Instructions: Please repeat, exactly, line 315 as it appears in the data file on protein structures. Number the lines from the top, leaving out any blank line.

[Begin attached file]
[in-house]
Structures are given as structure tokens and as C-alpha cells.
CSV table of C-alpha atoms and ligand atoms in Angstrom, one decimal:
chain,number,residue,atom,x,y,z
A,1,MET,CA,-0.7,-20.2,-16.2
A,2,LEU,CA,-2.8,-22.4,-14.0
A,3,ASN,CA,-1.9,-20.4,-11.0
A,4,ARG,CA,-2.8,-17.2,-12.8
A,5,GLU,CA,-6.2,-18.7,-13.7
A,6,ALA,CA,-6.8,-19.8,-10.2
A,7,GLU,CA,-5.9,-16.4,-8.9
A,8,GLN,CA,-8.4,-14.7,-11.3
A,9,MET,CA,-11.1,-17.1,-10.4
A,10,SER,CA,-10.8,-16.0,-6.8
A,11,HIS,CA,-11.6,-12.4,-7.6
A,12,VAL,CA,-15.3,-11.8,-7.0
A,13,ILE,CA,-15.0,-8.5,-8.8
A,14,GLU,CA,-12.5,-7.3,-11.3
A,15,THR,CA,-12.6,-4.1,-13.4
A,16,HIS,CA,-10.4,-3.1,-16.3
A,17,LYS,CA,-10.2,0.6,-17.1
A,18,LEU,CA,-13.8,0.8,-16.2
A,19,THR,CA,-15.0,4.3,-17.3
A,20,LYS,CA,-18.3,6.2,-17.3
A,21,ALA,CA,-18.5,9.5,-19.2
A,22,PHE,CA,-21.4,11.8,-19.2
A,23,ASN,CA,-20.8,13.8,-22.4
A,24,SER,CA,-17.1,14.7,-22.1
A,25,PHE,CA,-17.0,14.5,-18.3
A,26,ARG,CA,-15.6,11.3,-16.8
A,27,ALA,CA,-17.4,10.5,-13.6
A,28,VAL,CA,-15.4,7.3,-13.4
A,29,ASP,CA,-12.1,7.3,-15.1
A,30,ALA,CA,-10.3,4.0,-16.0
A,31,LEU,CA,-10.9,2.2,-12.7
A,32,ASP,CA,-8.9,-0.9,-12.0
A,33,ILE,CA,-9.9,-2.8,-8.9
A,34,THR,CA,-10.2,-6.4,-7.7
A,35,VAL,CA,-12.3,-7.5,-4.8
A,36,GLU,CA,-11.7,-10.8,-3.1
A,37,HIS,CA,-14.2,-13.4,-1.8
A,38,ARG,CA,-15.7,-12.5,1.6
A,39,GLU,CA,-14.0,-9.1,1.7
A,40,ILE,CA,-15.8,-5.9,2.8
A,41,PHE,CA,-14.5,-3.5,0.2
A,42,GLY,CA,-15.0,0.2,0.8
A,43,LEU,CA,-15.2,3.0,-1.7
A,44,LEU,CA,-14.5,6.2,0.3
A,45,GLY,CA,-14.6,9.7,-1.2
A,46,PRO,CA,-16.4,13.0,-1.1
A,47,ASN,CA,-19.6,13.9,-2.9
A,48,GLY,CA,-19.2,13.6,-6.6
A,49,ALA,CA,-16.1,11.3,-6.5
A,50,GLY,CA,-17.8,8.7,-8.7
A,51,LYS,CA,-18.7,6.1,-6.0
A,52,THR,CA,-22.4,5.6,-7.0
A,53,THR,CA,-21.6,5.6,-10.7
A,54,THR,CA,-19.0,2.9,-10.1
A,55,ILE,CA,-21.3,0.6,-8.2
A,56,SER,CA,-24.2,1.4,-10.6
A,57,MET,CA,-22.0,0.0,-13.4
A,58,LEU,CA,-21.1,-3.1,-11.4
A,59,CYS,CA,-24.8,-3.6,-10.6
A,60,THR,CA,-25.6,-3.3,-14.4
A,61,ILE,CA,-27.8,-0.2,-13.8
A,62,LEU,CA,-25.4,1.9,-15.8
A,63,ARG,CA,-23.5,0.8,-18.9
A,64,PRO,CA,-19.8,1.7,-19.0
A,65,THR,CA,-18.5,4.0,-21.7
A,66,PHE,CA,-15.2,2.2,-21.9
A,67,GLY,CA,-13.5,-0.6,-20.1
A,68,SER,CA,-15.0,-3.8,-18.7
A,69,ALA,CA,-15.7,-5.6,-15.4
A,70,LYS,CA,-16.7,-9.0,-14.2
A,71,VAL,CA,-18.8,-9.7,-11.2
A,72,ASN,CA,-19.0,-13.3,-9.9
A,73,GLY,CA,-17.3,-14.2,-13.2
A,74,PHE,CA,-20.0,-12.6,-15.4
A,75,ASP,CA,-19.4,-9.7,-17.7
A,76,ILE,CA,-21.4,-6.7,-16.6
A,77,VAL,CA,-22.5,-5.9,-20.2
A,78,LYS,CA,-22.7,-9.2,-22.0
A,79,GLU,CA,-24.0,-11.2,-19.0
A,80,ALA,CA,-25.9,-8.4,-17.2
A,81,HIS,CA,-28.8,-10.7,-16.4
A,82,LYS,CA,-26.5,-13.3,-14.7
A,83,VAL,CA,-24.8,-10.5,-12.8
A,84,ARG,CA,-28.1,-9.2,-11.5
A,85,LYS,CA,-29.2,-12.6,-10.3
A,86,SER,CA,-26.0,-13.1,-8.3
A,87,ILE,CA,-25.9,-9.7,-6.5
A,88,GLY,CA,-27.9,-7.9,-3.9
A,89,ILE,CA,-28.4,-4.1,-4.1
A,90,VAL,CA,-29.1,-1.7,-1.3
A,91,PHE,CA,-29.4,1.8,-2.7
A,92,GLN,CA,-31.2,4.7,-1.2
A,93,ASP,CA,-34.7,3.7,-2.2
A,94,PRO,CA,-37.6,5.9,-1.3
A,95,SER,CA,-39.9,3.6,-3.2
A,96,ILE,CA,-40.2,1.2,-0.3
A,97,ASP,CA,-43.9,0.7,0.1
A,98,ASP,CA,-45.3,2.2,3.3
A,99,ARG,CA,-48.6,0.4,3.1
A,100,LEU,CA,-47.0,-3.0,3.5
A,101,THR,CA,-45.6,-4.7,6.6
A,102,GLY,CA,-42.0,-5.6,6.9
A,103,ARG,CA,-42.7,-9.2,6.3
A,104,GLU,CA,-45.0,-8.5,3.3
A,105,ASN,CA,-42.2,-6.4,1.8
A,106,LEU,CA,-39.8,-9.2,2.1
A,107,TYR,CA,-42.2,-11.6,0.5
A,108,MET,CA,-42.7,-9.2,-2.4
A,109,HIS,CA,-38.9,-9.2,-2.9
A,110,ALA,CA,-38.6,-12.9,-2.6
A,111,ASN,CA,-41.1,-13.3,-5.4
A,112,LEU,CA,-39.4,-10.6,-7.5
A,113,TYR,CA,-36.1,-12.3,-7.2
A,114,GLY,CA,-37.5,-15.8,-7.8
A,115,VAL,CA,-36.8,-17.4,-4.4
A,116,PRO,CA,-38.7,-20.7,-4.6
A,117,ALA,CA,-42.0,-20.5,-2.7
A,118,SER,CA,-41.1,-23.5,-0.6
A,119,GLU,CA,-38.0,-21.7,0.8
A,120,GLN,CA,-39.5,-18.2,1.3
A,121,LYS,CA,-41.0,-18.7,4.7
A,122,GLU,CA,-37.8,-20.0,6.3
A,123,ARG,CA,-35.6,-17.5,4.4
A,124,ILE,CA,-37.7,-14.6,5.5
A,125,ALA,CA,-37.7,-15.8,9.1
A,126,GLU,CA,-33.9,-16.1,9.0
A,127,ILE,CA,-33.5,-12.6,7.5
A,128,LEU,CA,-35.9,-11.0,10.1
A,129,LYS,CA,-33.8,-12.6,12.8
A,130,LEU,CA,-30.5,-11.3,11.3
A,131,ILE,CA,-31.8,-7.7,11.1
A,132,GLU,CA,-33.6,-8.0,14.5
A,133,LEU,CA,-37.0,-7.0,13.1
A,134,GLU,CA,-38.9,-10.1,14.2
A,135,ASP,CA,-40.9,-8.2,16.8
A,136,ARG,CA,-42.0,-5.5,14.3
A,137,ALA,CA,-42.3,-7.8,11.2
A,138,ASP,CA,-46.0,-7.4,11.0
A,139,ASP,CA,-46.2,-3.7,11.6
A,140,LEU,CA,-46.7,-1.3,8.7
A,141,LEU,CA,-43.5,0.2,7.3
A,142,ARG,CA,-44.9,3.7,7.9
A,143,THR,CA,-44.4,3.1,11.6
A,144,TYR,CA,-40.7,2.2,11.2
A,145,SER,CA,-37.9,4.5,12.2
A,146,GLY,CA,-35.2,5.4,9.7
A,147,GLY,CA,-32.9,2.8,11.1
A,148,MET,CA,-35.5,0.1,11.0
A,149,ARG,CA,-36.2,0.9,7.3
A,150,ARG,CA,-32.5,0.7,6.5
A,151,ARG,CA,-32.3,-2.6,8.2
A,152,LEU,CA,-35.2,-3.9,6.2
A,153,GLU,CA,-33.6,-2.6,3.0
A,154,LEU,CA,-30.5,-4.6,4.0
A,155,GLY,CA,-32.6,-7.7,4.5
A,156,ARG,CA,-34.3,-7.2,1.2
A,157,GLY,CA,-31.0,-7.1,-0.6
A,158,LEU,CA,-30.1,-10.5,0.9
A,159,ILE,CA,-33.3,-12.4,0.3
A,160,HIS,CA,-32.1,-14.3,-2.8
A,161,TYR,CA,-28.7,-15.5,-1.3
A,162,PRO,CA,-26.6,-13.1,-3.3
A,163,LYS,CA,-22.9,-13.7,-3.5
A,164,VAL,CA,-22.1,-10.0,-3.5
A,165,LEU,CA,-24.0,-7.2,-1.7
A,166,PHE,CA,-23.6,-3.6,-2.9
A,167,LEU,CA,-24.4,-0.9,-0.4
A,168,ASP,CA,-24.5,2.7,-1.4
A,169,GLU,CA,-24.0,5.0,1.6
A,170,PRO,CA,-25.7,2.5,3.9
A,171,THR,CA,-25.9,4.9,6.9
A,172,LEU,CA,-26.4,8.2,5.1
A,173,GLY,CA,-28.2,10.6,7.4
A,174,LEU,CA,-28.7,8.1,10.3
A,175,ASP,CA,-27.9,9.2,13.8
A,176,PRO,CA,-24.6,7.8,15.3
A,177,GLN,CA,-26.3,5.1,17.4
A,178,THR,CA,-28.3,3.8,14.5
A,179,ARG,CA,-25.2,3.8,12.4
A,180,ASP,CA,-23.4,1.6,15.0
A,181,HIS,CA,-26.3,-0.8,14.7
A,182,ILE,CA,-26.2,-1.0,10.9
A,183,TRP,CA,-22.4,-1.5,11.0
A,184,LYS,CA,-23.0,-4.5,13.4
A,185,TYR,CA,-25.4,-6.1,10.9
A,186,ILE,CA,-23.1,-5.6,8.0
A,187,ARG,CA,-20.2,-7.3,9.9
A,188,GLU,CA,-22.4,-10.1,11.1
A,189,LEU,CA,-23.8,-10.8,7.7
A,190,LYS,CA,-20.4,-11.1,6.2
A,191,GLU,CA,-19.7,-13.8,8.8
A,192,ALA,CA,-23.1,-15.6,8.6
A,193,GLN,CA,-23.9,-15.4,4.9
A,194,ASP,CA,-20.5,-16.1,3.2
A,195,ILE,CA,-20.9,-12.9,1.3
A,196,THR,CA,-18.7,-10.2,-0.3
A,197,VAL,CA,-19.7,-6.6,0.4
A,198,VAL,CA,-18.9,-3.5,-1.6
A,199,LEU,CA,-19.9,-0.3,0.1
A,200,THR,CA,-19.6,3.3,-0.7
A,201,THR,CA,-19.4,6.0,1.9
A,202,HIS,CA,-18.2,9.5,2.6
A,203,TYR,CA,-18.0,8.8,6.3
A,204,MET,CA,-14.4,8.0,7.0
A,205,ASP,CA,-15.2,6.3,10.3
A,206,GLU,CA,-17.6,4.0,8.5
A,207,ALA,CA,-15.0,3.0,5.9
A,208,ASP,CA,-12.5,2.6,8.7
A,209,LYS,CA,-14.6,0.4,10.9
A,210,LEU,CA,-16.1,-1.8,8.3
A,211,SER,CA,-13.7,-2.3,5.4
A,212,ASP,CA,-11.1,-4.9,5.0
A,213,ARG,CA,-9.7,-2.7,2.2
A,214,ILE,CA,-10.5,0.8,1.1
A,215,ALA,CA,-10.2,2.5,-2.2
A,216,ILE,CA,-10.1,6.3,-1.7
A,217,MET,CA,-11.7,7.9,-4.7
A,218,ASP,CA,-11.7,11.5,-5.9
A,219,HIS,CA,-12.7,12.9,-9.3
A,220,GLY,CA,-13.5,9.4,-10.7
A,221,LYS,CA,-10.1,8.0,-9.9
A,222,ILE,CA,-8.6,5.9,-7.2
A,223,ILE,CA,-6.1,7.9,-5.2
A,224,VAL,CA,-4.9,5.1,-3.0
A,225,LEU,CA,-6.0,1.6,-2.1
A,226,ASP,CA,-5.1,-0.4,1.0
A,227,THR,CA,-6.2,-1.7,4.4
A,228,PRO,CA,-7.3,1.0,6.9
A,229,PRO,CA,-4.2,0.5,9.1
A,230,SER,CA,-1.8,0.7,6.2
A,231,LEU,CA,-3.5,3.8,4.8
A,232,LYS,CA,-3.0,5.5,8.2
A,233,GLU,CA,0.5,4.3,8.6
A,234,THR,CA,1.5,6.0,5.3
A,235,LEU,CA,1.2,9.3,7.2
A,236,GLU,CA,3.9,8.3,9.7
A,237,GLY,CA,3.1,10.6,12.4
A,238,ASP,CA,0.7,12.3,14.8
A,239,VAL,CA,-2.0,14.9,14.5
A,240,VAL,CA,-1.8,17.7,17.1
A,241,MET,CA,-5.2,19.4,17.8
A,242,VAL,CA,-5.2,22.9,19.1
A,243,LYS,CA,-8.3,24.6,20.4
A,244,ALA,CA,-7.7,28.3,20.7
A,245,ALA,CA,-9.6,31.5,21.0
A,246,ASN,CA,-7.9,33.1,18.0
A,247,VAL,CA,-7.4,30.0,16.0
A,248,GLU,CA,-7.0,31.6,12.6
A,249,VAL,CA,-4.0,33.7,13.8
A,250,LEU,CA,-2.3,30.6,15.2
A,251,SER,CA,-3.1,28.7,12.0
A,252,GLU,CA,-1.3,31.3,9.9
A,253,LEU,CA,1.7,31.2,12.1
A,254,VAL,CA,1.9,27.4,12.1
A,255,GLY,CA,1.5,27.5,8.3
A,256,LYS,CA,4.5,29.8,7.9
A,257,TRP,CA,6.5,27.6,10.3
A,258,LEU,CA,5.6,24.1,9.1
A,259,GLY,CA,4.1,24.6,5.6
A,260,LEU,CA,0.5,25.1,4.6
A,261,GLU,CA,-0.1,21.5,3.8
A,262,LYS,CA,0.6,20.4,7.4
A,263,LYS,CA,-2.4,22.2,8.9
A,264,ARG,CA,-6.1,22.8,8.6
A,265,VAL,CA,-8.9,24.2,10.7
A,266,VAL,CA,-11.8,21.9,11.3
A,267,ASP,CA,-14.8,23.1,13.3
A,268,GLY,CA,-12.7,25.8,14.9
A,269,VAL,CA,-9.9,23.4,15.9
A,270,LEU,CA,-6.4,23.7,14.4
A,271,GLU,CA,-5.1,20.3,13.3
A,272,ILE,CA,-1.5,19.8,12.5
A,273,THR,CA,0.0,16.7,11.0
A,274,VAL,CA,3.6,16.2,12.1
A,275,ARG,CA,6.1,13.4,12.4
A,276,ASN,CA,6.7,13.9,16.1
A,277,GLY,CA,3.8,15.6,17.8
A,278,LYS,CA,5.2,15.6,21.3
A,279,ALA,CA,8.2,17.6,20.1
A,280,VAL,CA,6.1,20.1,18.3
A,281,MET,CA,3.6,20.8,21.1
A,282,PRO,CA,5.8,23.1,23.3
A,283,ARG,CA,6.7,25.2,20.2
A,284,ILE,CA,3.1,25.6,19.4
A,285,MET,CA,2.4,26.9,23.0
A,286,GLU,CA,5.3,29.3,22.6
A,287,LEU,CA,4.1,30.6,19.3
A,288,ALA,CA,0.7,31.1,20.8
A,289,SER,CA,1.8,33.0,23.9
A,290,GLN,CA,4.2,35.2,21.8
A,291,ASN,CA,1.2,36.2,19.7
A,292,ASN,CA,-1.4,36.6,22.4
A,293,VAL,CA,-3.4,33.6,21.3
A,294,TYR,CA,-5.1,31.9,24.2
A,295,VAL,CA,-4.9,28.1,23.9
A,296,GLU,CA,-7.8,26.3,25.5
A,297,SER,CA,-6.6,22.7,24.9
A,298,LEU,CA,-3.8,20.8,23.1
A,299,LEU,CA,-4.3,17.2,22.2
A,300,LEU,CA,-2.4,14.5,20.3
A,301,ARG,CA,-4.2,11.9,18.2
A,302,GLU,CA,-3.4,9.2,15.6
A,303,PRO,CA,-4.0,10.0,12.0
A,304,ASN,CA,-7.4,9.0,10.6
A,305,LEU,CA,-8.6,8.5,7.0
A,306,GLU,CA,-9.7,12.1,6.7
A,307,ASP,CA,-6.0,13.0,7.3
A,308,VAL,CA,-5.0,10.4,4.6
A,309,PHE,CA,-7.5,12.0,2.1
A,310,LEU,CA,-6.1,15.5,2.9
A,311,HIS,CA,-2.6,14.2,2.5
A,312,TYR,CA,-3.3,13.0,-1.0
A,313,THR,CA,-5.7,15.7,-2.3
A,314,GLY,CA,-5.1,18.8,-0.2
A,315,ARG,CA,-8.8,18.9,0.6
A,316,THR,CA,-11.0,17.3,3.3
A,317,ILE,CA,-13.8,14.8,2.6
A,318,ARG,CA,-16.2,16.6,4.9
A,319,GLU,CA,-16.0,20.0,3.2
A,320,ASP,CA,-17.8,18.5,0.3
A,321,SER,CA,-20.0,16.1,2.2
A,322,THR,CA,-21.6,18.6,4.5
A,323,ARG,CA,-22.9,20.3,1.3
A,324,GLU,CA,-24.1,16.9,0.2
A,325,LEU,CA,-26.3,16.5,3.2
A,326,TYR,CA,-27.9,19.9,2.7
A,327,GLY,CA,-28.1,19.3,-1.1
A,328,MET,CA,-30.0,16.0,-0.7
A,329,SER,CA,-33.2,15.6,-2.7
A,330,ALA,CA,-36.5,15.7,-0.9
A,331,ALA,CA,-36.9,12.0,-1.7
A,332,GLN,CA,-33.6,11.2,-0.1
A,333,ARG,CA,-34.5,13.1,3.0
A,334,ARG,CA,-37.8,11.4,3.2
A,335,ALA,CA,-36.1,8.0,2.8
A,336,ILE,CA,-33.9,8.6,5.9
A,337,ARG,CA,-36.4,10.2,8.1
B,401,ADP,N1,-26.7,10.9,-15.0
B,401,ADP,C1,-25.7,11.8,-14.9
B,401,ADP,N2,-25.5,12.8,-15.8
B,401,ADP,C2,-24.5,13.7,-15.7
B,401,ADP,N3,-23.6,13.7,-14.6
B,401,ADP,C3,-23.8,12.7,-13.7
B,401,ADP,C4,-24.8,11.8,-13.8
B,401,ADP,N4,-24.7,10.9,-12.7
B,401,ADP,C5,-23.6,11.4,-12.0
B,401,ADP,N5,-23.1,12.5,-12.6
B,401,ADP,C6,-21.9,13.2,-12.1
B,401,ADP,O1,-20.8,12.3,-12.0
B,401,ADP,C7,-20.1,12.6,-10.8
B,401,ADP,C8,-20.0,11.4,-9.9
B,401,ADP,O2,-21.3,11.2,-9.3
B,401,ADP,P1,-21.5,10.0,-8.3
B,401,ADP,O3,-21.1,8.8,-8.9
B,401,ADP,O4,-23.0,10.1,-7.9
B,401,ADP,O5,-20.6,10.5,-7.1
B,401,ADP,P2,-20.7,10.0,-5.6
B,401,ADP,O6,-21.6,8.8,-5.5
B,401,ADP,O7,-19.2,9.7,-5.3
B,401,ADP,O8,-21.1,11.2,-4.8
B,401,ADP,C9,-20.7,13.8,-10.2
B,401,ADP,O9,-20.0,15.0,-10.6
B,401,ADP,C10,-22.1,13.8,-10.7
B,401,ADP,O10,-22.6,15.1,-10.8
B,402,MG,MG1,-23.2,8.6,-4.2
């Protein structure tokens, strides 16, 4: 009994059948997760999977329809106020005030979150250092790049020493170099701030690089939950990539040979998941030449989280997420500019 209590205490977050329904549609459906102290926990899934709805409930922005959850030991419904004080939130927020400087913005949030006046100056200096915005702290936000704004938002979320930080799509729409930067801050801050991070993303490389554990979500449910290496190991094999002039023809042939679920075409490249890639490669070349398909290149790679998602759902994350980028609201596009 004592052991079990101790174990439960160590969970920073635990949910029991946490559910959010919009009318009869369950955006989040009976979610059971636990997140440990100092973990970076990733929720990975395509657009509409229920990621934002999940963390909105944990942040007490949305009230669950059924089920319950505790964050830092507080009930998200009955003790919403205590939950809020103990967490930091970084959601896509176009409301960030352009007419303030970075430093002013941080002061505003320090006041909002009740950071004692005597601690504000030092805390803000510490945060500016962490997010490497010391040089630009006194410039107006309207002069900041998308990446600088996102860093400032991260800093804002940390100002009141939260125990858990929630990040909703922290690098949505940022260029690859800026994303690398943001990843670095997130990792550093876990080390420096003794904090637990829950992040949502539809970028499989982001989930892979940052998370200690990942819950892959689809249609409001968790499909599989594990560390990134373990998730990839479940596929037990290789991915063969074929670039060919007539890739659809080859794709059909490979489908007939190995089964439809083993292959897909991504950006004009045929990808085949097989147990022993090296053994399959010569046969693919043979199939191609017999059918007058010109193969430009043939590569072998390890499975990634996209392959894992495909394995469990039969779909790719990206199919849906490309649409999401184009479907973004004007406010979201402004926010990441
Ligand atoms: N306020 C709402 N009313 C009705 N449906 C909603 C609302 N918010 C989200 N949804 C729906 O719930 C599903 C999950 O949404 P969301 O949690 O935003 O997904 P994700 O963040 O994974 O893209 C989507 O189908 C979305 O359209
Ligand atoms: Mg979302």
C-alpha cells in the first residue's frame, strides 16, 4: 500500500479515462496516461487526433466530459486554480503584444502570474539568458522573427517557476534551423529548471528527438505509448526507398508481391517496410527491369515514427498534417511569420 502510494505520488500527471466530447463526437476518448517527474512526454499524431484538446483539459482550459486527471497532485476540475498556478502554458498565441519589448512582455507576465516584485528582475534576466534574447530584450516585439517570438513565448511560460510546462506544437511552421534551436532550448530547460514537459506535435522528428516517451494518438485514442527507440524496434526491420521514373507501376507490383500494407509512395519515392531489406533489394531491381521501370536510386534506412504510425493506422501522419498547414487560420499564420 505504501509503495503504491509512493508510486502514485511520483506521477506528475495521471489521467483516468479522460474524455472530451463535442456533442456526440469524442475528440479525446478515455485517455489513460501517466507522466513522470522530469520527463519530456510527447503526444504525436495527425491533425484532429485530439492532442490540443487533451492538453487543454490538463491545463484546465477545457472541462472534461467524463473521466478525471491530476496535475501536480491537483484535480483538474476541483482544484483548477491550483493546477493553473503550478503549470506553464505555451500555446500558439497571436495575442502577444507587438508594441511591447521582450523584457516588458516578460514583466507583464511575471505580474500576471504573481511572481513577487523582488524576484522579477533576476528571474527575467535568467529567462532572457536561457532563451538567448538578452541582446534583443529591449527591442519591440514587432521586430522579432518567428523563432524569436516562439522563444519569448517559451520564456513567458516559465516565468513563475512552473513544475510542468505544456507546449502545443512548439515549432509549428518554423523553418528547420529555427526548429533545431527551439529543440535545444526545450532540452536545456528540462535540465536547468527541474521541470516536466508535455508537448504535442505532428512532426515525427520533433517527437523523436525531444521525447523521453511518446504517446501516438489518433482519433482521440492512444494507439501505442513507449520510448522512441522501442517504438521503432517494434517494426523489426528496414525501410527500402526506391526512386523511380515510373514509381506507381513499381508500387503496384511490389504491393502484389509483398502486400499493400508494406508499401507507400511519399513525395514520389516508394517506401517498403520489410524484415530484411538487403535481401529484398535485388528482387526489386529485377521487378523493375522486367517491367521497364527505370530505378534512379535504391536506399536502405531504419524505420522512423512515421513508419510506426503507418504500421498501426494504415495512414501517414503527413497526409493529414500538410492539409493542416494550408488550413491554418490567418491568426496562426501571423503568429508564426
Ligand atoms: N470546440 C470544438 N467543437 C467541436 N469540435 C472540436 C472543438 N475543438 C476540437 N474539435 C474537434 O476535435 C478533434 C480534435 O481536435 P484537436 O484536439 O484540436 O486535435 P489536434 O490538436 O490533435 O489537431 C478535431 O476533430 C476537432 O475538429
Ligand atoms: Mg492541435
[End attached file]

A,311,HIS,CA,-2.6,14.2,2.5